Space Camera made by students

$148 won?t even buy you a new 16GB iPod Nano. So when we found out that two MIT students were able to take that small sum and build a functional space camera, we were incredibly impressed.

Justin Lee and Oliver Yeh were able to devise a low budget mechanism for space photography using off-the-shelf components: weather balloons, helium, styrofoam cooler, handwarmers, cell phone, and camera. The space photography balloon they built was launched on September 2nd, reached an altitude of 18 miles, and captured some amazing photographs.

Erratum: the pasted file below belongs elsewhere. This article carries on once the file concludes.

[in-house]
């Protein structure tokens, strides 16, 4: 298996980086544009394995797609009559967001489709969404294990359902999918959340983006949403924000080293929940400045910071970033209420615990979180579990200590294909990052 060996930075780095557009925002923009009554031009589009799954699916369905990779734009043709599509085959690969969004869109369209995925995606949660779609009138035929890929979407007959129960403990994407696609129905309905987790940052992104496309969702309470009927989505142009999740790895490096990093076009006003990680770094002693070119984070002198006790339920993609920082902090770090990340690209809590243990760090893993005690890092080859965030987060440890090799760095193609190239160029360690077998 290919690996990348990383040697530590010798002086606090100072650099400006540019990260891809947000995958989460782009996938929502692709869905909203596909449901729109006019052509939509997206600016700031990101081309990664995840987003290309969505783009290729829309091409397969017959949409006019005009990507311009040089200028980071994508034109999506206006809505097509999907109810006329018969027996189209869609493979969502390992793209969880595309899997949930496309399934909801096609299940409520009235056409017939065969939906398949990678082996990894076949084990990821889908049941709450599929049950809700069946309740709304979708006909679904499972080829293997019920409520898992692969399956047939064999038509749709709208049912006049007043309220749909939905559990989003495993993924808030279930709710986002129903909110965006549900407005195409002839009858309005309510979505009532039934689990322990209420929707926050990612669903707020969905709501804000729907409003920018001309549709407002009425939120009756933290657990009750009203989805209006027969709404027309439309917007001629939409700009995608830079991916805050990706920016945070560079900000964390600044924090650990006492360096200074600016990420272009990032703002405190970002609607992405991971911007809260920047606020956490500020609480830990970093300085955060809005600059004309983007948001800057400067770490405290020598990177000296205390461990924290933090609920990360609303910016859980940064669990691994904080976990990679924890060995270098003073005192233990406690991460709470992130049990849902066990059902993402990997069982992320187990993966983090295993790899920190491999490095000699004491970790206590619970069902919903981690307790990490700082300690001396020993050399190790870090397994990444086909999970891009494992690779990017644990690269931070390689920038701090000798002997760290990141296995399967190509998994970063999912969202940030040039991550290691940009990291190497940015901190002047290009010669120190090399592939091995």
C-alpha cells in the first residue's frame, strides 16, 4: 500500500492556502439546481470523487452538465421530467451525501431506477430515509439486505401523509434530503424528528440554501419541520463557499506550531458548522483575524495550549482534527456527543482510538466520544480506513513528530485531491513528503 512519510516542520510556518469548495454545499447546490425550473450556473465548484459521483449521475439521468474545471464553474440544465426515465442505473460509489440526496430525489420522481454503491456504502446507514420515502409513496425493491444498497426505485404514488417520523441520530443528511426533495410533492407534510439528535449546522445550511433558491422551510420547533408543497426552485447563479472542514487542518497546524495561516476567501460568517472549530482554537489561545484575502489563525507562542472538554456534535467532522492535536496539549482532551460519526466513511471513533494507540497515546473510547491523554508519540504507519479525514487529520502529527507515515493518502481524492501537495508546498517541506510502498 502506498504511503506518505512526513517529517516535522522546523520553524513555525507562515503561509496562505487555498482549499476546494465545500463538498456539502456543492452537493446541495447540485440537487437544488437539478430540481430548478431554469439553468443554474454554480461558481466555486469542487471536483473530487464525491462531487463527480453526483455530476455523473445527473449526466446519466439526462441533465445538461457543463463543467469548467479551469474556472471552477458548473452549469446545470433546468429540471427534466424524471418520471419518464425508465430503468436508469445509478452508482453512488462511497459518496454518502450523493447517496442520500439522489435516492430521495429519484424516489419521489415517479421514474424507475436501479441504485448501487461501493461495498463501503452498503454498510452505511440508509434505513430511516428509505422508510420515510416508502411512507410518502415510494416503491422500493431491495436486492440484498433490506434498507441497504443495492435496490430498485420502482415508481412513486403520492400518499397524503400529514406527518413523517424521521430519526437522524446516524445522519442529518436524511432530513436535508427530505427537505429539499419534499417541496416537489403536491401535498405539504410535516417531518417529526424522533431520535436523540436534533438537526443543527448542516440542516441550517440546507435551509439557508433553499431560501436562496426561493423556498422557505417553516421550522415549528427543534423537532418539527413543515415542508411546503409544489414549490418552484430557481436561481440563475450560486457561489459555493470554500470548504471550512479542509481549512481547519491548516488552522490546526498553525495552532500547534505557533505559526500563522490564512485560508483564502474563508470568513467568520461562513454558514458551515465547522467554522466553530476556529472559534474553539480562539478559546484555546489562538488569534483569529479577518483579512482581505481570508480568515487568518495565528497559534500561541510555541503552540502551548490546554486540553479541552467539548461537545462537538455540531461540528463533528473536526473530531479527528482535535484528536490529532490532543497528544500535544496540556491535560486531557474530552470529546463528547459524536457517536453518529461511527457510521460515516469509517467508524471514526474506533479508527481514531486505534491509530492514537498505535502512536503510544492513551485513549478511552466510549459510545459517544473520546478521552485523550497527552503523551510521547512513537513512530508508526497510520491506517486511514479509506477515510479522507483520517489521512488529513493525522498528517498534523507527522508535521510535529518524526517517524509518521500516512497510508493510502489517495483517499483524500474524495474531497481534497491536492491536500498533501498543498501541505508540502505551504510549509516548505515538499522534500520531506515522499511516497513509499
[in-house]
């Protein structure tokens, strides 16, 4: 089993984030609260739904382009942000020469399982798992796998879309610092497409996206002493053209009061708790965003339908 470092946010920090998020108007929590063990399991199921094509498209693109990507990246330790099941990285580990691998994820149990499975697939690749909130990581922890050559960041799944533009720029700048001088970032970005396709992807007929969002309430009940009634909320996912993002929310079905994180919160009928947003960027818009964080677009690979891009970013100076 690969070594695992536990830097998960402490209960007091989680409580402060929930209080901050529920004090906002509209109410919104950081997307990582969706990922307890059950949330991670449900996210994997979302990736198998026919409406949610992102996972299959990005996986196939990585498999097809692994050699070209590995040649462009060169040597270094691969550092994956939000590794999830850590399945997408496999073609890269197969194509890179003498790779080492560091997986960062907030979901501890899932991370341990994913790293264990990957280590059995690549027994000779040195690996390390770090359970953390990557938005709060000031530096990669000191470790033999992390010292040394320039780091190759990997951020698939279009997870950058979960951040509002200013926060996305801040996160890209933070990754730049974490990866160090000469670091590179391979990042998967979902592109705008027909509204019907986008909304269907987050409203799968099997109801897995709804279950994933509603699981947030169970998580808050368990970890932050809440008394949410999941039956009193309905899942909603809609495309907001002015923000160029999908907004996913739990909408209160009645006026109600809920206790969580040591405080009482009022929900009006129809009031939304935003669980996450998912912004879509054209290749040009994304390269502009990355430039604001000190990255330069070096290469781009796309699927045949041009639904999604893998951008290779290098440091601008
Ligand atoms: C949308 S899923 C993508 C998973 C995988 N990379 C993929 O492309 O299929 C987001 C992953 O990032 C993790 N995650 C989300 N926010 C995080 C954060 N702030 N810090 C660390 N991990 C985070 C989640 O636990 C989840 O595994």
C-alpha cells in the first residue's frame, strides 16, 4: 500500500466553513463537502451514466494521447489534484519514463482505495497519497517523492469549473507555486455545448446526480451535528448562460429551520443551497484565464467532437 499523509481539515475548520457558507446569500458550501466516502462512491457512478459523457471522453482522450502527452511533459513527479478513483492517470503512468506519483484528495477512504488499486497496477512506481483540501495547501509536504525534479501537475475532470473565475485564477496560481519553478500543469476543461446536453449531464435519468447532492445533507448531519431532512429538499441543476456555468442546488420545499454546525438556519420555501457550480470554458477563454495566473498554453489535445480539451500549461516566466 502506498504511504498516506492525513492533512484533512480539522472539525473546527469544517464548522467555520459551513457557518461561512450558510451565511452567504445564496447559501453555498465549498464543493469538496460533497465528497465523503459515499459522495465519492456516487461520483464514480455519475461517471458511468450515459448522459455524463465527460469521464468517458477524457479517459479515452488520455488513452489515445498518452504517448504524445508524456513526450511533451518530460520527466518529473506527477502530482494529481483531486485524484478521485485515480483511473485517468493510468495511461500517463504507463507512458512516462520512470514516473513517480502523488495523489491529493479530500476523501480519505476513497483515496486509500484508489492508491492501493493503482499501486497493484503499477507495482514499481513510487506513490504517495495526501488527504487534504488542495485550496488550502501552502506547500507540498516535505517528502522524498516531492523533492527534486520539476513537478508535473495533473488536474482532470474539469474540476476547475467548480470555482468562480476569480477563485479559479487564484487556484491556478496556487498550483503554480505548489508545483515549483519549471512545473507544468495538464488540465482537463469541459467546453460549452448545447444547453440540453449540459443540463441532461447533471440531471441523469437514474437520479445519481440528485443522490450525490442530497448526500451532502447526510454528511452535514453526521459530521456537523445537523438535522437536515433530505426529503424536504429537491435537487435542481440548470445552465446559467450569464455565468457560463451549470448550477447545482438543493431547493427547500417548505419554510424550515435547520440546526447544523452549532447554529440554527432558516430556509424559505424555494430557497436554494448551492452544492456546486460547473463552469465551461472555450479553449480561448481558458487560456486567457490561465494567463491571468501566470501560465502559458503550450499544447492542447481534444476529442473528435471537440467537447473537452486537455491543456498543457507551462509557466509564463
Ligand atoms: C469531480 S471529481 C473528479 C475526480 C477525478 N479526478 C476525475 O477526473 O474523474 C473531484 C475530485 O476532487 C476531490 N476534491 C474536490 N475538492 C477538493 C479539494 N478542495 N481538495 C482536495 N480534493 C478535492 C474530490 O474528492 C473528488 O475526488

Locating and retrieving a camera after a near-space launch is a difficult task. Typically, weather balloons are tracked using GPS radio modems which are heavy, cost in the thousands of dollars, and often require complex hardware configurations. In lieu of purchasing a radio modem for their space-bound camera, Lee and Yeh opted to use a $50 GPS-equipped cell phone. The cell phone was secured to the camera and constantly reported its GPS location via text message.?